Founding of the NAACP


Founding of the NAACP


The building where @NAACP and The Crisis were founded, and where W.E.B.DuBois wrote editorials supporting voting rights for women, still stands. 20 Vesey Street was built in 1907 as the headquarters of the New York Evening Post and the Nation. 🧵

The paper and the magazine were owned by Oswald Garrison Villard, grandson of WmLloydGarrison and heir to a railroad fortune.

Villard wrote “The Call” - a manifesto published on Abraham Lincoln’s 100th birthday that led to the founding of the NAACP. Villard was white, as were most of the luminaries that signed The Call and convened the conference from which NAACP grew. They envisioned an interracial organization fighting lynching and segregation.

White people had created the problem, Villard believed, and they should help fix it.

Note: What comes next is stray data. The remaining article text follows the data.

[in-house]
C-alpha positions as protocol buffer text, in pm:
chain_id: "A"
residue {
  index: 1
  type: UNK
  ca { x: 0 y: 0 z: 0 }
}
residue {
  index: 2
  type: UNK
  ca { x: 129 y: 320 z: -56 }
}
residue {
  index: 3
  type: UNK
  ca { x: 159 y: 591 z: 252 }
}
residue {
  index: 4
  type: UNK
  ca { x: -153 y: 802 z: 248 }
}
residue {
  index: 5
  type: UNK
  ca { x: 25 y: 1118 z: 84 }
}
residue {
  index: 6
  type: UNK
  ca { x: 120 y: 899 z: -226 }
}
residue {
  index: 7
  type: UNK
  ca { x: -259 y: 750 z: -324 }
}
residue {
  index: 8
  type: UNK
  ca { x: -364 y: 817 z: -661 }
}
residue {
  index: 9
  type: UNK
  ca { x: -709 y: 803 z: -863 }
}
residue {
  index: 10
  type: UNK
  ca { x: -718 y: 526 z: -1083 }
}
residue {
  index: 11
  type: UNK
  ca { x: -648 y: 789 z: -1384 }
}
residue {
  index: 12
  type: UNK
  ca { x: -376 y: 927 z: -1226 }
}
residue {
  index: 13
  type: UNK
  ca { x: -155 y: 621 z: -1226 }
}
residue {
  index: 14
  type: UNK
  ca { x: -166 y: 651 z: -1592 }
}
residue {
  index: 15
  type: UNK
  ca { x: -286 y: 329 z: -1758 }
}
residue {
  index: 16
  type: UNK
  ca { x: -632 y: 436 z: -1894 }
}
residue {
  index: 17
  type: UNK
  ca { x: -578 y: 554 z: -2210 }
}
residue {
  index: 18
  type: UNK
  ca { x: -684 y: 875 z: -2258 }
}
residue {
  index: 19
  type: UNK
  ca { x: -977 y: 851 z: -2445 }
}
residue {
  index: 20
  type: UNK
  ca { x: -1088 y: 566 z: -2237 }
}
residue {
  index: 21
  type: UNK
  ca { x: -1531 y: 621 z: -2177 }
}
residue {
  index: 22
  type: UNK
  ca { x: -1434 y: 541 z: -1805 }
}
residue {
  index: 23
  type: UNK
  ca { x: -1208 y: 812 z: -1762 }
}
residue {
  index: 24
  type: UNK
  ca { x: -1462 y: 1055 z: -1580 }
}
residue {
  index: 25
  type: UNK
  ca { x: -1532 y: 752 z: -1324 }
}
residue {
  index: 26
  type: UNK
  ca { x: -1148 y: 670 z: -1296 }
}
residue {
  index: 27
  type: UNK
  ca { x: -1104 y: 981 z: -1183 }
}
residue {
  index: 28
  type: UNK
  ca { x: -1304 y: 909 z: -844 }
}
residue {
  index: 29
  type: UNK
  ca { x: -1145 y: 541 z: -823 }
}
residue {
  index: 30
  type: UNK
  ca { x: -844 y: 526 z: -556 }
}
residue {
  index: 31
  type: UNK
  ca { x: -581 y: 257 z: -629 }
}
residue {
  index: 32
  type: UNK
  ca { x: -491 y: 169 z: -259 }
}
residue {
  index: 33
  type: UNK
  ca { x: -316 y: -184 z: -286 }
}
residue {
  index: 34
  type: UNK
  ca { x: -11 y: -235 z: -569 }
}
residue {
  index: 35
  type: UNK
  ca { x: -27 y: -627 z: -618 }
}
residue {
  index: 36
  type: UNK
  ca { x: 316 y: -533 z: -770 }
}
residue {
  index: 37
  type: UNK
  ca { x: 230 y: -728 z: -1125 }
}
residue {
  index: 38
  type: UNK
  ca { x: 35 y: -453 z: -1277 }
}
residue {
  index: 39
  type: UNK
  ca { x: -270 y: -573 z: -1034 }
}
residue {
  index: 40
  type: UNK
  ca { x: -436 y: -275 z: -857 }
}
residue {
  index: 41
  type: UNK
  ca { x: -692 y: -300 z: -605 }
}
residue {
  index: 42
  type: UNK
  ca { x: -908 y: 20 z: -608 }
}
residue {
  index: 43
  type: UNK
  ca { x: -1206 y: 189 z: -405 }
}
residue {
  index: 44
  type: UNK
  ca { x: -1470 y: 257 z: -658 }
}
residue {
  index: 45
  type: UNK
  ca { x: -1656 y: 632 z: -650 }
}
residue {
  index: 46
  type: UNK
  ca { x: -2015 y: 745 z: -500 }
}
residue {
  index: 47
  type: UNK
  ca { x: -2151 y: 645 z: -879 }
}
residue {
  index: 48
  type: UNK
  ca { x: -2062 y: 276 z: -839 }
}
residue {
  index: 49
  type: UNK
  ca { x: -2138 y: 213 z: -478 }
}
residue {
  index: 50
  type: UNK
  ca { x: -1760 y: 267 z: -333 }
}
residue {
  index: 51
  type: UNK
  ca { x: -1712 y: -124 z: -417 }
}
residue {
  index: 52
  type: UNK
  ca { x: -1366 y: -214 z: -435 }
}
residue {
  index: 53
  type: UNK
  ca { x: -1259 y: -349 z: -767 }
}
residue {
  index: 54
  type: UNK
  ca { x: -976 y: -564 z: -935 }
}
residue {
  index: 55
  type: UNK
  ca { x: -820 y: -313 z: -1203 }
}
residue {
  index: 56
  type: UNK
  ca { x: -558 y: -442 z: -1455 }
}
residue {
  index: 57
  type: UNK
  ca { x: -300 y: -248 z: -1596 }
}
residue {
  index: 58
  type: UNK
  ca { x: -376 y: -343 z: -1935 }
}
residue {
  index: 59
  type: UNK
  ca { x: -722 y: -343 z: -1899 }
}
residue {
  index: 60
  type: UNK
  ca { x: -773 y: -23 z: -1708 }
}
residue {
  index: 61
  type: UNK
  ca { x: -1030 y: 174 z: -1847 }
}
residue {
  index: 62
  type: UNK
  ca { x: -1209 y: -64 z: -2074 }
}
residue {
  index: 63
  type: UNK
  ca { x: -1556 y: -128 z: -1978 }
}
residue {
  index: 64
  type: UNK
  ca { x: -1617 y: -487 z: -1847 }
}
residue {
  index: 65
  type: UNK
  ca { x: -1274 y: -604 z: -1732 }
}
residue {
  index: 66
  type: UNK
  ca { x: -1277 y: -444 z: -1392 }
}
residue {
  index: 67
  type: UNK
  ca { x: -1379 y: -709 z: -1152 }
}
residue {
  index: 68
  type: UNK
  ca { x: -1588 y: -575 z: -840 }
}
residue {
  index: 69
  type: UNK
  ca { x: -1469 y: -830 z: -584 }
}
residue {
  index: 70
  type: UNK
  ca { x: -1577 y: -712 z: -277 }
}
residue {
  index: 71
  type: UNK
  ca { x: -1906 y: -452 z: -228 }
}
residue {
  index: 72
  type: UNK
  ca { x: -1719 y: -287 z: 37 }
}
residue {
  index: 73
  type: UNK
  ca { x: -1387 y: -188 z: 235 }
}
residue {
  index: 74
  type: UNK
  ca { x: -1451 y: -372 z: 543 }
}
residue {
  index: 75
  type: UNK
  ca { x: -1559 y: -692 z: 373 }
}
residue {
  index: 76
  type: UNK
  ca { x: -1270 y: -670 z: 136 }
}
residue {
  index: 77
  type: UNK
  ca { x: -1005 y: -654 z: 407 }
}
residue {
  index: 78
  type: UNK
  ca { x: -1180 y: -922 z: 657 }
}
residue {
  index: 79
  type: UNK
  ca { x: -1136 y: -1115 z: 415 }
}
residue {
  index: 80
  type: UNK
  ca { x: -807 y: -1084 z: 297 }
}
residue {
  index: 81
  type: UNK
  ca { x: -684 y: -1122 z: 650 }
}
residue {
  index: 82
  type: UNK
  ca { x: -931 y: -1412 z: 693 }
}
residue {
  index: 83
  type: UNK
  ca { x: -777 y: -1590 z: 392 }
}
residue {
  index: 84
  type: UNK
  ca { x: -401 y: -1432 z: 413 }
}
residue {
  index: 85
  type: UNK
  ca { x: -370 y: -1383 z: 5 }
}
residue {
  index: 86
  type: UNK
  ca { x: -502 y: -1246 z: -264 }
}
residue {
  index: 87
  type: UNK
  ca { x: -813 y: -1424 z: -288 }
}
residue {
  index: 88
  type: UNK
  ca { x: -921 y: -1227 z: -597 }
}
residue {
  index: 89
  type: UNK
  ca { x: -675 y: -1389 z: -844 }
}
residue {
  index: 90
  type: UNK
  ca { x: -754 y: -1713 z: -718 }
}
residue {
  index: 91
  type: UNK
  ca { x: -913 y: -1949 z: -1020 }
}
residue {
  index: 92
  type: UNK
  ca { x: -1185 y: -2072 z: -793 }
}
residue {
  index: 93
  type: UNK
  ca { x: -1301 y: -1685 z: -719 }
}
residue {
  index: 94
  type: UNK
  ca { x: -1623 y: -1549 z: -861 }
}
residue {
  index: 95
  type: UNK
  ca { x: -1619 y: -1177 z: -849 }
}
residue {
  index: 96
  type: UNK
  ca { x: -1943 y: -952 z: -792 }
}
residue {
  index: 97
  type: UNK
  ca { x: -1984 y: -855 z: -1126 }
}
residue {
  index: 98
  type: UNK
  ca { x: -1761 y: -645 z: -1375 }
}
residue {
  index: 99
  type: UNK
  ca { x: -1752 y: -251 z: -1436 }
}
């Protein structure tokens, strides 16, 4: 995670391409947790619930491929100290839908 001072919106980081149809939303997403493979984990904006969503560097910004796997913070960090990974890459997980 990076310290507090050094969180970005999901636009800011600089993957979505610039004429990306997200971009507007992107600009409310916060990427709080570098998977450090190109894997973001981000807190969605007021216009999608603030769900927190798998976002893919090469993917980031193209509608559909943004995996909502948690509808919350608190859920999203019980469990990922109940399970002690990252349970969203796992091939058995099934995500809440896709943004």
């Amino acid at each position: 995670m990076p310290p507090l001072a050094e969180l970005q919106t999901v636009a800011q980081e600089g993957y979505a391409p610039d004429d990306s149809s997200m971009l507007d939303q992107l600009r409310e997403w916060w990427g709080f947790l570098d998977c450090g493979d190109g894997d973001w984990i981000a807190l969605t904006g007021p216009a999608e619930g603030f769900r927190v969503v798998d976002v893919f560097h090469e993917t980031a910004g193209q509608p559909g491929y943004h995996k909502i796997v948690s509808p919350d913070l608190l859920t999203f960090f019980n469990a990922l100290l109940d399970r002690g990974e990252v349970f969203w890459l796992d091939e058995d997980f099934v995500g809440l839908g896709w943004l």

The conveners were sure they were doing a good thing, and they were people unused to being challenged. So they were startled when #IdaBWells and Monroe Trotter questioned them about their motives, their sincerity, and their desire to placate Booker T Washington.

For Ida’s willingness - as ever - to say the uncomfortable thing, disrupt the pleasant proceedings, demand accountability, she ended up on the outs. No one had done more to fight lynching, one of NAACP’s key issues, but Ida was only grudgingly added to the founders' roster.

From the very beginning, NAACP had detractors to its left and to its right, but it grew steadily from the two-room office in the Post building where DuBois worked, and Oswald Garrison Villard & Mary White Ovington fundraised. Take a look 👇#Suffrage100


Daily Suffragist




-4- Daily Suffragist on Twitter- -The building where -NAACP and The Crisis were founded- and where W-E-B-DuBois wrote editorials supporting voting rights for women- still stands- 20 Vesey Street was built in 1907 a.png


Daily Suffragist, “Founding of the NAACP,” Daily Suffragist, accessed June 24, 2024,

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